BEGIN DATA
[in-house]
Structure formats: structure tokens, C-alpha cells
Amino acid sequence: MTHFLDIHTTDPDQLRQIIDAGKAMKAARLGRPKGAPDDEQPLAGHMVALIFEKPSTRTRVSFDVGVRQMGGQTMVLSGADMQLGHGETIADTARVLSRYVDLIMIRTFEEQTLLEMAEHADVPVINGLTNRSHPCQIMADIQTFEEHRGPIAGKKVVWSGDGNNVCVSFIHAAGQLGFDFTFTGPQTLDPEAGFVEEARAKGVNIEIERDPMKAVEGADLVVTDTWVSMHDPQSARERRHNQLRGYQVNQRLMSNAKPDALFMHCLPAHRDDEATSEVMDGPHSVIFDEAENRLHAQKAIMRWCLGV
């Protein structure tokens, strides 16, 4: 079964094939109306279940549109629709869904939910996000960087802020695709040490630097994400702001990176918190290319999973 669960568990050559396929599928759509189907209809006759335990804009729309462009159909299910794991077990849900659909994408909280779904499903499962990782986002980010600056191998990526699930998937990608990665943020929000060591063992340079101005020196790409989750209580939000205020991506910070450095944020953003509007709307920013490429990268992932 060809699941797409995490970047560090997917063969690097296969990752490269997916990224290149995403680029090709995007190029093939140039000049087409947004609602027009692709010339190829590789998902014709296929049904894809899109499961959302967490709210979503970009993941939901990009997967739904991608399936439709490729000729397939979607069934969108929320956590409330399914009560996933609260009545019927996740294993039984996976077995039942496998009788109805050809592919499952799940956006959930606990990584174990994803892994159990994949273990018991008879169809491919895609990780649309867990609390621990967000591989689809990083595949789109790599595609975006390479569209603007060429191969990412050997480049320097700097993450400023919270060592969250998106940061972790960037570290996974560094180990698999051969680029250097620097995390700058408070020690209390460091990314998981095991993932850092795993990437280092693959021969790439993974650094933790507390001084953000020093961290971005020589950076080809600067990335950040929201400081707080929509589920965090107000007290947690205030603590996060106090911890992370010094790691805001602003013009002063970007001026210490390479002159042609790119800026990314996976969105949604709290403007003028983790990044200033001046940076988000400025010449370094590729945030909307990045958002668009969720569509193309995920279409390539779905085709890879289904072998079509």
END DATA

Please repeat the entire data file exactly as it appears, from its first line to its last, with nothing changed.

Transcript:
[in-house]
Structure formats: structure tokens, C-alpha cells
Amino acid sequence: MTHFLDIHTTDPDQLRQIIDAGKAMKAARLGRPKGAPDDEQPLAGHMVALIFEKPSTRTRVSFDVGVRQMGGQTMVLSGADMQLGHGETIADTARVLSRYVDLIMIRTFEEQTLLEMAEHADVPVINGLTNRSHPCQIMADIQTFEEHRGPIAGKKVVWSGDGNNVCVSFIHAAGQLGFDFTFTGPQTLDPEAGFVEEARAKGVNIEIERDPMKAVEGADLVVTDTWVSMHDPQSARERRHNQLRGYQVNQRLMSNAKPDALFMHCLPAHRDDEATSEVMDGPHSVIFDEAENRLHAQKAIMRWCLGV
């Protein structure tokens, strides 16, 4: 079964094939109306279940549109629709869904939910996000960087802020695709040490630097994400702001990176918190290319999973 669960568990050559396929599928759509189907209809006759335990804009729309462009159909299910794991077990849900659909994408909280779904499903499962990782986002980010600056191998990526699930998937990608990665943020929000060591063992340079101005020196790409989750209580939000205020991506910070450095944020953003509007709307920013490429990268992932 060809699941797409995490970047560090997917063969690097296969990752490269997916990224290149995403680029090709995007190029093939140039000049087409947004609602027009692709010339190829590789998902014709296929049904894809899109499961959302967490709210979503970009993941939901990009997967739904991608399936439709490729000729397939979607069934969108929320956590409330399914009560996933609260009545019927996740294993039984996976077995039942496998009788109805050809592919499952799940956006959930606990990584174990994803892994159990994949273990018991008879169809491919895609990780649309867990609390621990967000591989689809990083595949789109790599595609975006390479569209603007060429191969990412050997480049320097700097993450400023919270060592969250998106940061972790960037570290996974560094180990698999051969680029250097620097995390700058408070020690209390460091990314998981095991993932850092795993990437280092693959021969790439993974650094933790507390001084953000020093961290971005020589950076080809600067990335950040929201400081707080929509589920965090107000007290947690205030603590996060106090911890992370010094790691805001602003013009002063970007001026210490390479002159042609790119800026990314996976969105949604709290403007003028983790990044200033001046940076988000400025010449370094590729945030909307990045958002668009969720569509193309995920279409390539779905085709890879289904072998079509």